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Monday, October 22, 2007

A Special Tribute to late Lucky Dube whose reggae music makes a huge influence in the Solomon Islands

By Joseph Batte

The sad news of Lucky Dube’s death has hit the entire music world like a lightening bolt. His fans are in shock. The local music promoters are speechless. Local artists are mourning too because they have lost somebody they would look up at.

According to Joseph Batte of Uganda, he covered three of Dube's four concerts in Uganda. "We grew up on his music since his first reggae album ‘Rastas Never Die’ in 1985. The reasons fans in Africa, especially Uganda, got attracted to him was both to do with his music and his electrifying shows.

Although critics dismissed his music as simplistic, his brand of reggae appealed to many because it was easy to assimilate. Most of the songs he wrote were not the ‘boy-meets-girl’ type that assails our ears these days. We identified with his music not because it was sweet, but because his songs were often loaded with a lot of common sense lyrics. He called it ‘music with a message.’ It did not only reach reggae audience but appealed to a large and varied audience worldwide.

Lucky Dube was the most talented African Reggae artist, and arguably one of the best live performers in the world. His concerts were electrifying. Every performance swept fans off their feet. He is one of the few artists who could transfer the live feel of his music onto the stage.

His backing band, called the Slaves, made up of various talented and disciplined musicians. If one of them dared come late for a show, Lucky Dube would kick him out.

His shows were very tight. It explains why we seemed not to get enough of him, despite the fact that the hits seemed to have somewhat dried up. For that very reason, singer and promoter Geoffrey Lutaaya of the Eagles Production was planning to bring Lucky Dube for the fifth time to Uganda on Easter 2008.

Lucky Dube was born on August 3, 1964 in Ermelo, Eastern Transvaal, South Africa. At the age of 9, he was chosen as library assistant at his school. His desire to learn about the rest of the world and South Africa’s controversial history had him immediately immersed into the world of literature. It was here that he became acquainted with the Rastafarian religion, discovering it in an Encyclopedia. He also read about the music which is synonymous with Rastafarianism - REGGAE. His interest grew the more he read and found out, and soon he was working and earning enough money to buy Peter Tosh albums, which were the only Reggae albums available in South Africa at the time.

Whilst he was at school he founded his first band - the Skyway Band - and raised enough money to buy his first guitar from a stage play he produced. His talents soon came to the attention of Richard Siluma, who was a distant relative and a record producer.

In 1979 Lucky launched his career as a mbaqanga singer. Along with future Slave members Thutukani Cele and Chris Dlamini he recorded an album in 1982, entitled Mbaqanga. In the next three years Lucky went on to release his debut solo album, entitled Lengane Ngeyetha, which spawned his first hit. His next album, Kukuwe, also went gold. He subsequently released another two Zulu traditional albums.

During 1985 and without the knowledge of his record company, Lucky and Richard went into the studio and recorded “Rastas Never Die” - the first ever reggae album to be recorded in South Africa. Because of the political situation and censorship in the government-controlled media, it was banned immediately. The album gained awareness but did not sell well. Record company executives demanded a return back to traditional Zulu pop music. Lucky featured in his first movie - Getting Lucky - and was involved in producing the soundtrack. In 1986, his second reggae album, entitled Think about the Children.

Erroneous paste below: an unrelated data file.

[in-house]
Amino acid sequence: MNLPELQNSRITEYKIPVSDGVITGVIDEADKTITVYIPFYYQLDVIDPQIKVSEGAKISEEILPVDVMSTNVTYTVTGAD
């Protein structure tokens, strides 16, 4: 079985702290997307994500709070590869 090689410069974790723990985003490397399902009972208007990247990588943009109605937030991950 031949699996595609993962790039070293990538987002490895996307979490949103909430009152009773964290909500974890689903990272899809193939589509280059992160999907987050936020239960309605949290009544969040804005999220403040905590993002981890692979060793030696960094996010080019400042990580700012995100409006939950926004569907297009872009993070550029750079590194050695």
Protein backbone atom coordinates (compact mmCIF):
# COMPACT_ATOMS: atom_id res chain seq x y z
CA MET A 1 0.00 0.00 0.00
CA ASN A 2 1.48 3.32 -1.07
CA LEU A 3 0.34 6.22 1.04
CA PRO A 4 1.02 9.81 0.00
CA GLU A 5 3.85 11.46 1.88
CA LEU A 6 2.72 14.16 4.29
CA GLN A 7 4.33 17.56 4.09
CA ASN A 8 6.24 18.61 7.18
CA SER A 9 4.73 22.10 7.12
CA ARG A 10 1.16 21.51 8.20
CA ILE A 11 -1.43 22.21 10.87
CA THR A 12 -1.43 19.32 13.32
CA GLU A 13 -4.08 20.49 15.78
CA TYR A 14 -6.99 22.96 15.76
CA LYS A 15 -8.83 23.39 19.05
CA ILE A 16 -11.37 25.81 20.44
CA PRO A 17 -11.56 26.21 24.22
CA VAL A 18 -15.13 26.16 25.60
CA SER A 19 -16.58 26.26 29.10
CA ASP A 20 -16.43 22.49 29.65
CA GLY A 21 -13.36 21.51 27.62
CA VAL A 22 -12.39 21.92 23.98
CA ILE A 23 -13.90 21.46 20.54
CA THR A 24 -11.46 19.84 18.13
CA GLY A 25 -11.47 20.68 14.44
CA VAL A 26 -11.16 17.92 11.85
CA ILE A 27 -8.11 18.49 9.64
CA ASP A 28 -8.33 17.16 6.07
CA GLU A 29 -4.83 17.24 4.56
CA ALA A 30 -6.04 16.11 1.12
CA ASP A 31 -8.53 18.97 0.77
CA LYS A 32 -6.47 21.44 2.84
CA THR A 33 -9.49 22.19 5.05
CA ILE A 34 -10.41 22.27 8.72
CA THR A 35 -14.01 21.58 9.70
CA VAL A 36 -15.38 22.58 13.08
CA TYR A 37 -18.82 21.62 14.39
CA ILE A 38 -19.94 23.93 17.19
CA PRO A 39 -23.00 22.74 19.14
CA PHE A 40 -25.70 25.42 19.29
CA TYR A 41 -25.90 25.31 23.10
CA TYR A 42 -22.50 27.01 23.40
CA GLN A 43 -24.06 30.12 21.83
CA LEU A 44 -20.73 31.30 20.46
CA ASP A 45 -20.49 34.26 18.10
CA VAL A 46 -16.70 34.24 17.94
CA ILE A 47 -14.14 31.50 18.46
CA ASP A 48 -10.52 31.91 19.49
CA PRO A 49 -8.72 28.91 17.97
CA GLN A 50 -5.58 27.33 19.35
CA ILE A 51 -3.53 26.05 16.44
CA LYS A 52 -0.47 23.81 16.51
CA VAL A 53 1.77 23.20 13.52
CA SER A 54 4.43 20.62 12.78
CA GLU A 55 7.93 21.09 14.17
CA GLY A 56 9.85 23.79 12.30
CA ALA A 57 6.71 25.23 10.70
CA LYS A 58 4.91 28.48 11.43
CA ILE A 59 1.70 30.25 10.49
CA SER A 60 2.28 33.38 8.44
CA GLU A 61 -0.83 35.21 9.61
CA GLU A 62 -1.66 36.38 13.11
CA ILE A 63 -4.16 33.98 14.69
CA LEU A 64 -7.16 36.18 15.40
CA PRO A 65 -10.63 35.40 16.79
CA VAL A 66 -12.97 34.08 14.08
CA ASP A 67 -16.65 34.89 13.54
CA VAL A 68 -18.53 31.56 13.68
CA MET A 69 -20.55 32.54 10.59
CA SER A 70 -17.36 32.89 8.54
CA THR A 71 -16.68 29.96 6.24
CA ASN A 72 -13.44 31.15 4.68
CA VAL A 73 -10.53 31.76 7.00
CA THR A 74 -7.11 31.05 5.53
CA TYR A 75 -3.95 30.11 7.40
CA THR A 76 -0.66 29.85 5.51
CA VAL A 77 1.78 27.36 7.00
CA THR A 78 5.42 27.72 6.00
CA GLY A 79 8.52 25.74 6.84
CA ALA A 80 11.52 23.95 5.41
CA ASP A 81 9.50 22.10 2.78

Richard and Lucky also recorded an album under the name of ‘Oom Hansie’ which was an Afrikaans/Zulu rap album and entitled ‘Help My Krap’.

The beginning of the Slaves Band was also now being formed. In 1987 Lucky’s third reggae album was released, entitled Slave, and he had huge hits with “I’ve Got You Babe”, “Slave”, and “Back To My Roots”. With his band, he pulled crowds of over 50,000 in Johannesburg.

Lucky embarked on his first international trip to promote the album SLAVE, which was now released on the Celluloid label in France. In 1988, Together as One was released, in which he asked all South Africans, black and white, to unite.

Lucky hit the road again and performed to crowds in excess of 65,000.

In 1989 sixty of South Africa’s top musicians, including Lucky, embarked on a series of shows in France under the banner of Franchment Zoulou tour. Lucky established himself as a truly international artist, and got rave reviews at every show. He continued on to tour the US.

This year also gave Lucky the chance to act in his first full length feature film entitled ‘Voice In The Dark’, in which he co-starred with John Savage.

1989 also saw the release of PRISONER and within 5 days it had hit double platinum. 1990 was a year to take stock and perform mainly in Africa, performing in venues ranging from small township halls to Ellis Park, at which 80,000 people went to see Lucky perform.

In 1991 Lucky toured the United States again and then made an historical appearance at the world famous reggae Sunsplash Festival in Jamaica - the first time ever for a South African artist and his long awaited dream was realised. He was the first and only artist to be invited back for a 25 minute encore. The tour carried on to Australia, Japan and Ghana.